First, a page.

In 1793, only 10 years after the Revolutionary War ended, Caribbean ships imported devastating yellow fever epidemics that caused up to 10 percent mortality in major U.S. port cities. Historians claim that these epidemics and the fear they engendered forever stamped the American character. With an extensive coastline receiving ships from four continents, the young trading nation needed to support and enforce quarantine, then under local control, and to hospitalize ill sailors (6). Quarantine—based upon ancient ideas of separating the ill from the well and formalized in the 14th century to prevent pandemic shipborne spread of plague—was such an important civil activity that some state laws made breaking it punishable by death. On 16 July 1798, President John Adams (1735–1826) signed into law a bill modeled on British practices providing for the care of ill sailors, including hospital isolation (1, 2); however, at this point, the law had little to do with quarantine other than providing for patient isolation for communicable diseases in the context of clinical care. Over several decades, this system, which began as a medical insurance program, grew into the United States Marine-Hospital Service (MHS). In 1870, the MHS was reorganized and given a Supervisory Surgeon (later renamed the Surgeon General). The first Surgeon General was John Maynard Woodworth (1837–1879), the medical hero of Union General William Tecumseh Sherman’s (1820–1891) Civil War “March to the Sea.” The National Quarantine Act of 1878 gave the MHS substantial quarantine authority and an epidemic disease surveillance system to coordinate with state and local quarantine operations. This was followed by a number of supplementary acts, including an 1890 act authorizing interstate disease control and an 1893 act extending MHS authority over all infectious diseases (1, 2).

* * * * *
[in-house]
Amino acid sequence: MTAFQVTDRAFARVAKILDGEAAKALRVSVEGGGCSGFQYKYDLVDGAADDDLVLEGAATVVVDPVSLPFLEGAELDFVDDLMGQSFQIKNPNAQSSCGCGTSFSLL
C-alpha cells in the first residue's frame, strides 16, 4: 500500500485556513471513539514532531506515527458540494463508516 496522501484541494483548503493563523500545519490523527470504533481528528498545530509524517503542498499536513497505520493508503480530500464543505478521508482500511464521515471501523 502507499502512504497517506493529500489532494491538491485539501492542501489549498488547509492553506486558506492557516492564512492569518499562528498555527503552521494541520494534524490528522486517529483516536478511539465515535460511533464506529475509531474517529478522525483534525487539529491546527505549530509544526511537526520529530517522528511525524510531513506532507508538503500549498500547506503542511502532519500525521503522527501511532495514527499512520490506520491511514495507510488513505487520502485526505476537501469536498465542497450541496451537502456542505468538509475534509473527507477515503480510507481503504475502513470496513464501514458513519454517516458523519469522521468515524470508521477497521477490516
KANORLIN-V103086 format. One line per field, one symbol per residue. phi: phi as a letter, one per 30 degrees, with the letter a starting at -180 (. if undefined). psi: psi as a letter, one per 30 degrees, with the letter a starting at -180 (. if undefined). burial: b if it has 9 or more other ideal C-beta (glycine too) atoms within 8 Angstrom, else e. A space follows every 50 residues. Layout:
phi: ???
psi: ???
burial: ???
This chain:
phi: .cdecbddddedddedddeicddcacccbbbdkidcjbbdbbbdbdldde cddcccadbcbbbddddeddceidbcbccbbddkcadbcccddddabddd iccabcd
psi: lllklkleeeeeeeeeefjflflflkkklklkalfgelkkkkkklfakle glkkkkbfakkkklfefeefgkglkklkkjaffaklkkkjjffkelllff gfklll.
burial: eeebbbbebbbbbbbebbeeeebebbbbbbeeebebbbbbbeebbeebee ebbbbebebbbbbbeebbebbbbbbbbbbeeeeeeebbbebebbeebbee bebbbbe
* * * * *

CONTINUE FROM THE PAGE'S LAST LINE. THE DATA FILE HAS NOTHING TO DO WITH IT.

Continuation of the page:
Because the causes of epidemics were unknown in the early 19th century, preventing disease introduction was a national priority. The dawning of the microbial era late in the century dramatically changed medical practice, public health, and quarantine. Since the 1830s, microscopists had been examining plant and animal disease specimens, suggesting a link between several fungi and protozoa and human skin conditions. Others had been producing diseases by animal inoculation. Casimir Davaine (1812–1882) spent 25 years researching anthrax, and in 1863 applied the term “bacteria” ("bactéries," from a general morphological term of Ehrenberg, 1838) to describe the living organisms he associated with that disease (7). Building upon Davaine’s work, Robert Koch’s (1843–1910) 1876 description of the life cycle of Bacillus anthracis represented the first human infectious disease established by new microbiological criteria (“Koch’s postulates”) (7–9). Most physicians and scientists did not appreciate the implications of these breakthroughs until 1882, when Koch identified the cause of tuberculosis (10). (Prominent American physician Austin Flint, Sr. [1812–1886] rushed excitedly into instructor William Henry Welch’s [1850–1934] bedroom screaming, “I knew it! I knew it!” as he waved the newspaper account of Koch’s discovery.) The next three decades, among the most groundbreaking in medical history, revealed the long obscure etiologies of the most important epidemic diseases: malaria and typhoid fever (1880); tuberculosis (1882); cholera, diphtheria, tetanus, and pneumococcal pneumonia (1884); and botulism, plague, and the first “filter-passing agents,” including viruses (1894). Vaccines, passive immunotherapy, and specific antimicrobial therapy would be developed, and clinical diagnosis, the epidemiology of communicable diseases, and other public health activities, such as quarantine, would be placed upon a solid biological basis. It was the most sweeping revolution medicine has ever seen.